VANCOUVER - An overhaul of speed limits on British Columbia roads means drivers can put the pedal a little closer to the metal on some highways, while Mother Nature will decide the limit on others.

Highways Minister Todd Stone says results of a review of rural highway safety led government to raise the top speed on certain divided, multilane highways to 120 kilometres per hour from 110.

The new top speed takes effect today on the Coquihalla Highway between Hope and Kamloops, the Okanagan Connector from just outside Merritt to Peachland, and along a section of the Island Highway between Parksville and Campbell River.

A pilot project is also planned for sections of the Coquihalla Highway, Highway 1 between Sicamous and Revelstoke, and parts of the Sea-to-Sky Highway north of Vancouver, using reader boards to set variable speed limits that depend on road conditions.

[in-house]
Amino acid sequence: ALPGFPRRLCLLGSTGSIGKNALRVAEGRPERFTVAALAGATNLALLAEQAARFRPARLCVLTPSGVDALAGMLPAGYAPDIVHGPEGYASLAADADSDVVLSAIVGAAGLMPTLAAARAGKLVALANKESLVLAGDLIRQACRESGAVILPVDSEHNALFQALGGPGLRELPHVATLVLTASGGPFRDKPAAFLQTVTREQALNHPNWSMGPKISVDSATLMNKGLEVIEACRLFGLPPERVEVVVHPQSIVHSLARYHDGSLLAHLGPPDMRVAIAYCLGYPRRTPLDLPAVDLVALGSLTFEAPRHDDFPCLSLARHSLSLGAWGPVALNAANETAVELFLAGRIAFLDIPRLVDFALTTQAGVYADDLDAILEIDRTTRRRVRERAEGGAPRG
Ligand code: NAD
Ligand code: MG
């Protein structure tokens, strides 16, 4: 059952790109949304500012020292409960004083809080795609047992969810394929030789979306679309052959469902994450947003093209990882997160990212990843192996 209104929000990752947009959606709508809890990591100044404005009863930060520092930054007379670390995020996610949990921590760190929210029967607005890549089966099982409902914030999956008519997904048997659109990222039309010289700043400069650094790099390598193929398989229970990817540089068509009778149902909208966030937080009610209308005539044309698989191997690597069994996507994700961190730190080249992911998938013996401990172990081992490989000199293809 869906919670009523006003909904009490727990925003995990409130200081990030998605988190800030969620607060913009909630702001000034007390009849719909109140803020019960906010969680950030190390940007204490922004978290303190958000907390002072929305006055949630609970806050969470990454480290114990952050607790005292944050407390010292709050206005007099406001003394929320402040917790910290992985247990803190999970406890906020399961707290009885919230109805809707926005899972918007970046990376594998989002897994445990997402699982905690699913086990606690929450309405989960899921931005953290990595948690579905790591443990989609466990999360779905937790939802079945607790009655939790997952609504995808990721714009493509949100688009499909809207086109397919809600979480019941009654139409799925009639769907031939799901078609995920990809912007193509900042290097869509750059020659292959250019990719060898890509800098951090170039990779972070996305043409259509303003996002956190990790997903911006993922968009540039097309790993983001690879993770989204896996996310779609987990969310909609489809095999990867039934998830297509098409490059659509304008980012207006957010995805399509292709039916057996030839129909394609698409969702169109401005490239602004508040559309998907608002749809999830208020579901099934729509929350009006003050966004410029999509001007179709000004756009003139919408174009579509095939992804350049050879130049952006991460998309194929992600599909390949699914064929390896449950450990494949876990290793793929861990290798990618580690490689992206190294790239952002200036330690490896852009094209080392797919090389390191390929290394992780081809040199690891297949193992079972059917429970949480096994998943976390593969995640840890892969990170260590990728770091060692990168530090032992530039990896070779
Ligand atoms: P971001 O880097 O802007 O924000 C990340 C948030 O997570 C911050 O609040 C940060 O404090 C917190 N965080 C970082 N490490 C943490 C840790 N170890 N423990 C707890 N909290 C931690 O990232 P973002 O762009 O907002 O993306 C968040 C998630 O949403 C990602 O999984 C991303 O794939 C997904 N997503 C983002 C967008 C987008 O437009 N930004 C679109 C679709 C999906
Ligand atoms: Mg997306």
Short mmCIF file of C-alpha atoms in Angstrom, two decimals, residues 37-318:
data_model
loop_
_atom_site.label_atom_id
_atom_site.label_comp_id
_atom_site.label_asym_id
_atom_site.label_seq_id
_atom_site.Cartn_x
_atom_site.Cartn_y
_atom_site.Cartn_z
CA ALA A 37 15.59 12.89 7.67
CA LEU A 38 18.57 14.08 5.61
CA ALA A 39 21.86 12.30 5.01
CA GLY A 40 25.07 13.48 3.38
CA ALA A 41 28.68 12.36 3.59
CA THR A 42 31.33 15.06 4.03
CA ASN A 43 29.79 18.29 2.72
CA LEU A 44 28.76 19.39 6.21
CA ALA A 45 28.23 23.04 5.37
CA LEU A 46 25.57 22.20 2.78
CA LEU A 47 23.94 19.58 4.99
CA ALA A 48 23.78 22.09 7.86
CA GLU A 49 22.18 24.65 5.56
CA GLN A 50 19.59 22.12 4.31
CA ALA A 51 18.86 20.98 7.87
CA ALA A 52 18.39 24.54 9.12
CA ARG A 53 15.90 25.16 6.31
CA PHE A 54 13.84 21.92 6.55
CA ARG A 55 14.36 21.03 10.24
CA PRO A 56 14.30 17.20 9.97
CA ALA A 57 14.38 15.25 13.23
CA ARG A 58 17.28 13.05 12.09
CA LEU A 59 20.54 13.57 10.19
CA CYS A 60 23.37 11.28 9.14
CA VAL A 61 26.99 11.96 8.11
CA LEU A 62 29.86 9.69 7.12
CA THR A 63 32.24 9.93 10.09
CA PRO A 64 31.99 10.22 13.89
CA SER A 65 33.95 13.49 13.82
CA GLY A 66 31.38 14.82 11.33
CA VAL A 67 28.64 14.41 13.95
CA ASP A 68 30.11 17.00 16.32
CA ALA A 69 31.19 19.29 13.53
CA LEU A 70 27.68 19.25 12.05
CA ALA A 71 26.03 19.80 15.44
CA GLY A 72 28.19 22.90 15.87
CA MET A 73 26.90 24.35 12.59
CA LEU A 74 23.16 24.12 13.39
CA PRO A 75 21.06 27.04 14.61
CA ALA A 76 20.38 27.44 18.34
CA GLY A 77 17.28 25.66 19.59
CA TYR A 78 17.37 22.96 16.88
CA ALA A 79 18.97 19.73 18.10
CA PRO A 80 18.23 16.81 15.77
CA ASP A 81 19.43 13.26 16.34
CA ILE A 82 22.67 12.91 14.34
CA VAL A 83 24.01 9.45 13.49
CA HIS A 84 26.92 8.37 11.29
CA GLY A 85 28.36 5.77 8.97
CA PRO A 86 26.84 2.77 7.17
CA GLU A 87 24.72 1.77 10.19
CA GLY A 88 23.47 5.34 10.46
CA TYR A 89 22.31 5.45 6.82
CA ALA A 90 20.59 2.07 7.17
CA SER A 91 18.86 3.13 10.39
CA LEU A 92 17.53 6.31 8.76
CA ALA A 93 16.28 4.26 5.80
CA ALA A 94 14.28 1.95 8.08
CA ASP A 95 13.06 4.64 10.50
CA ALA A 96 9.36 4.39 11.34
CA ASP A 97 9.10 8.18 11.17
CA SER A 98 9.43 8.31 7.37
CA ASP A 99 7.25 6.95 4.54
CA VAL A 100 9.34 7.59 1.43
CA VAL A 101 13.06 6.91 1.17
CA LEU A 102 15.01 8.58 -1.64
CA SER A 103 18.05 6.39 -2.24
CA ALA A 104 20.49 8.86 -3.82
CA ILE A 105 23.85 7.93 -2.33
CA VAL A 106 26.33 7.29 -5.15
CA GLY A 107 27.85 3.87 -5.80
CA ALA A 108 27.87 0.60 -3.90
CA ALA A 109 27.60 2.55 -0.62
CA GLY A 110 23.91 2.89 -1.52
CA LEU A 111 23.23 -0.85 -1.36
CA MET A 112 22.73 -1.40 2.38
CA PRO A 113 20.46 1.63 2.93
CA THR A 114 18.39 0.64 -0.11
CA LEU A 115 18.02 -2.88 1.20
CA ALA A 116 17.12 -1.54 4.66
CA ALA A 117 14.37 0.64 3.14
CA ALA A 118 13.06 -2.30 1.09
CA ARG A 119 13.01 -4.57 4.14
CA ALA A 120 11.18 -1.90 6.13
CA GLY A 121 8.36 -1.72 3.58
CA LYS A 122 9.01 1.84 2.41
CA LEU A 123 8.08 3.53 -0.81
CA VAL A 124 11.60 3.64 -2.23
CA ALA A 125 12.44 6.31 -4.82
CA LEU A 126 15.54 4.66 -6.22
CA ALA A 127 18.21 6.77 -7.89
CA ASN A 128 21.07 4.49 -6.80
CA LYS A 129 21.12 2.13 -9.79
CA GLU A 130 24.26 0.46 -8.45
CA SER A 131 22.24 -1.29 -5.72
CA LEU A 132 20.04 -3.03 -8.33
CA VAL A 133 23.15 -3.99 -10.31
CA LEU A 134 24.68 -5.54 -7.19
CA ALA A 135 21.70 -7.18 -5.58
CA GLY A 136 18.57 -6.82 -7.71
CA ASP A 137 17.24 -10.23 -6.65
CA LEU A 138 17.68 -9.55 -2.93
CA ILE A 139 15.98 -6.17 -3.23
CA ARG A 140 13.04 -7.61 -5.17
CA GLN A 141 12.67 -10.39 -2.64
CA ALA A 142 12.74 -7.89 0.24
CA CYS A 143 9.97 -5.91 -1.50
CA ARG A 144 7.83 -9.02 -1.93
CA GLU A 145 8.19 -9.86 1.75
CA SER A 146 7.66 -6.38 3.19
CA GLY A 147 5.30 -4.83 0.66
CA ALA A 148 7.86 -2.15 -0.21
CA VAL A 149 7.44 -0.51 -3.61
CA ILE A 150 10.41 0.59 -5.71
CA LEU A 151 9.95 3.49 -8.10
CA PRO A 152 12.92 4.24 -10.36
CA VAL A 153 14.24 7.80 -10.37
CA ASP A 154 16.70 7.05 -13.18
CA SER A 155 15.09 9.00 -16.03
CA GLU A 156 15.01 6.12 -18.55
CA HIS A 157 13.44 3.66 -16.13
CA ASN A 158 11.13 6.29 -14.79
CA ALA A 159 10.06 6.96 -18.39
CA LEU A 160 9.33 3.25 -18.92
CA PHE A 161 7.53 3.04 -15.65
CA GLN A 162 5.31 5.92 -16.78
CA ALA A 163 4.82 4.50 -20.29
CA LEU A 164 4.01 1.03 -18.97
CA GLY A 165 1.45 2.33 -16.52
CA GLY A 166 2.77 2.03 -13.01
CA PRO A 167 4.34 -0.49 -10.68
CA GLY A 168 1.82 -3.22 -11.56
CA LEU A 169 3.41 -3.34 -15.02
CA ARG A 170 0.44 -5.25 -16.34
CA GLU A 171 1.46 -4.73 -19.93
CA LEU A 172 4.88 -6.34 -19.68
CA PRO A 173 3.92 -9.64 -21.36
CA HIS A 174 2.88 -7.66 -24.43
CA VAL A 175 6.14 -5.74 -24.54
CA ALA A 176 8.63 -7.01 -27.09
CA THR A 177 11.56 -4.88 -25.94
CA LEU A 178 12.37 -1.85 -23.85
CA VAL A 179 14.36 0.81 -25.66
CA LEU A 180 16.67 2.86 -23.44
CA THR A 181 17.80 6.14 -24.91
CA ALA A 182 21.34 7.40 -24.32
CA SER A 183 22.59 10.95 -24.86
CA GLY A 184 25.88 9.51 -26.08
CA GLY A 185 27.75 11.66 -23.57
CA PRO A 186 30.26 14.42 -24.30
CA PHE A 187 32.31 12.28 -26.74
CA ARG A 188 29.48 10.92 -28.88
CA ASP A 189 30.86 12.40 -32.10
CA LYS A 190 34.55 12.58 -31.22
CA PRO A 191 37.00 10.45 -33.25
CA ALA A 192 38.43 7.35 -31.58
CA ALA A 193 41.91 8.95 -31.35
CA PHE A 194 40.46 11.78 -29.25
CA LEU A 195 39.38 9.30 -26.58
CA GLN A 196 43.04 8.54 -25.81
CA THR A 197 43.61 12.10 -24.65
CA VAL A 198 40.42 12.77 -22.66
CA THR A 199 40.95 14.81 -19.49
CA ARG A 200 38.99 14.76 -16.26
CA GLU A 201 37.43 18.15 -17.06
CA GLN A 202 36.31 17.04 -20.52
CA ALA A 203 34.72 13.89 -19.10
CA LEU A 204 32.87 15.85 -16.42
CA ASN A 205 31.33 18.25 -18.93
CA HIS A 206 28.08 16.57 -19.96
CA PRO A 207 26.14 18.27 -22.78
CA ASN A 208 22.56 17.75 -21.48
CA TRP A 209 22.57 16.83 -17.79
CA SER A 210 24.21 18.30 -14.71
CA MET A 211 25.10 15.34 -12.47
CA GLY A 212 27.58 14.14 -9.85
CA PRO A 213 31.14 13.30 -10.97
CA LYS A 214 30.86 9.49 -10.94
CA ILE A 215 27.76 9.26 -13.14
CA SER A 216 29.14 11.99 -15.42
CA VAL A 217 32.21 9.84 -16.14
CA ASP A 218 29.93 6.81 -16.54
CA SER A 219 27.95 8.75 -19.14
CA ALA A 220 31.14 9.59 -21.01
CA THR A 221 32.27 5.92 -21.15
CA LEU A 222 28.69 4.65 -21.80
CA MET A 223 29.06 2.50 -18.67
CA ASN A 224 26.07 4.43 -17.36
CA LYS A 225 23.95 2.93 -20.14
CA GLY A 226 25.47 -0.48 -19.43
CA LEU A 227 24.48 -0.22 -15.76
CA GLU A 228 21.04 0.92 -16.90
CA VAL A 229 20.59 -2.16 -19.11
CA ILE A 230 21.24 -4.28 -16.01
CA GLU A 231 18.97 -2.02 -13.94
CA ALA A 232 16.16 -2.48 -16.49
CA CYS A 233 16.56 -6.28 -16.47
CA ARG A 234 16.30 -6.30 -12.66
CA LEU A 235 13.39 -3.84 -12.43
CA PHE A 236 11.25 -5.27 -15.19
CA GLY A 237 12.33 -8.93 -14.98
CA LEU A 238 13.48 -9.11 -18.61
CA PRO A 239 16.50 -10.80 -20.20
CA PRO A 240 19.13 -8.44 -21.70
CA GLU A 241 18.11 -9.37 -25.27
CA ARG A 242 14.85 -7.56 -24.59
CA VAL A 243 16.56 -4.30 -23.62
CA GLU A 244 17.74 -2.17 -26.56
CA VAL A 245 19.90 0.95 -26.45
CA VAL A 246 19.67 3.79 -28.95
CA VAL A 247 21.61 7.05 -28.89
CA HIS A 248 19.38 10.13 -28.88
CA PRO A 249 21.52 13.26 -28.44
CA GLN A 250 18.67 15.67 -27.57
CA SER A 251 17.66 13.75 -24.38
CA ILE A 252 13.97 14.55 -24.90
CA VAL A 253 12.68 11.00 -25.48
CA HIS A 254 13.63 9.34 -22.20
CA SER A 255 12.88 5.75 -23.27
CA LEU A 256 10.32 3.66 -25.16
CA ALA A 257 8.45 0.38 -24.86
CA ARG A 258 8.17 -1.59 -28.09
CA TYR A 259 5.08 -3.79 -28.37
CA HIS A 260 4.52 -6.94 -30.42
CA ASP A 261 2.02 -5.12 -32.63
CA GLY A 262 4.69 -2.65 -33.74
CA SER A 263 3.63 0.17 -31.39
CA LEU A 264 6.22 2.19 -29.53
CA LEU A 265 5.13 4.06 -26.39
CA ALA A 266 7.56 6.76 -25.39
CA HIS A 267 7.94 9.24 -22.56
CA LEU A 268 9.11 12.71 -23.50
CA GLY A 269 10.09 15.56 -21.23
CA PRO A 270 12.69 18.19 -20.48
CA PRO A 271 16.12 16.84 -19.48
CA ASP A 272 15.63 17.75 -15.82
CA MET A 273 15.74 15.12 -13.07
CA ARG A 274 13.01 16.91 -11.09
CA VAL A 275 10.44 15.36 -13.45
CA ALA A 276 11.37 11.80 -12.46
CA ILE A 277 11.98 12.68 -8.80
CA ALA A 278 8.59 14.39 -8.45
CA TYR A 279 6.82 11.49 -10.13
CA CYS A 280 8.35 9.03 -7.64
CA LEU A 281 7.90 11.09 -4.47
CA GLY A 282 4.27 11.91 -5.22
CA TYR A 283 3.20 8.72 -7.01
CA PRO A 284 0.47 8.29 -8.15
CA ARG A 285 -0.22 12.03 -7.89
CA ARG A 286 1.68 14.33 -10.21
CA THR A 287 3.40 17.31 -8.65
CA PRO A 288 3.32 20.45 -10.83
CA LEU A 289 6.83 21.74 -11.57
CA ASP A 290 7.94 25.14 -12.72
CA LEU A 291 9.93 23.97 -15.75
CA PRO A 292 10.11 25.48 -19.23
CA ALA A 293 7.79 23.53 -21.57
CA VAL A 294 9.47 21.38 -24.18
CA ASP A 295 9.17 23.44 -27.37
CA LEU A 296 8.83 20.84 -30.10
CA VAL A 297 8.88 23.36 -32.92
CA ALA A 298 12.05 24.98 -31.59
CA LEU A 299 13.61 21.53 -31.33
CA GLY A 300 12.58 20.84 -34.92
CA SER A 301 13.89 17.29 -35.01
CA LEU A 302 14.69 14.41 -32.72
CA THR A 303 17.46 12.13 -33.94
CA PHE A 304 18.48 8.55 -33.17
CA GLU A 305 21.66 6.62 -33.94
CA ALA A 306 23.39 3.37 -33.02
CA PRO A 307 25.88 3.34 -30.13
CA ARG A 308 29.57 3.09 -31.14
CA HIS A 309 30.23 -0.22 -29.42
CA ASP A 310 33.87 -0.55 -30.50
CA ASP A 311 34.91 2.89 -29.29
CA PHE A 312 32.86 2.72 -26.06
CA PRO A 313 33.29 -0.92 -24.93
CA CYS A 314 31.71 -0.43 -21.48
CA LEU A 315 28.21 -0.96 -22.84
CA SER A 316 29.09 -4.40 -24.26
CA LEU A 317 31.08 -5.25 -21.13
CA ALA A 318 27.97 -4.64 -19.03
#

The review also calls for measures to remind slower drivers to stay right, except to pass, as well as a pilot program advising motorists to pull over if more than five vehicles are following.

The review examined four aspects of road safety on B.C.'s rural highways, ranging from speed limit revisions to measures to reduce collisions with wildlife.

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  • Officials <a href="http://www.huffingtonpost.ca/2014/02/21/coquihalla-closed-avalanche-control_n_4834765.html?1393048105" target="_blank">closed B.C.'s Coquihalla Highway</a> on Feb. 20, 2014 for avalanche control after a massive slide.

  • The Coquihalla Highway was closed from Hope to Merritt.

  • Helicopter crews dropped bags of explosives on an avalanche that closed the Coquihalla Highway. The explosions dislodge additional snow that sits precariously in the avalanche zone.

  • Helicopter crews dropped bags of explosives on an avalanche that has closed the Coquihalla Highway. The explosions dislodge additional snow that sits precariously in the avalanche zone.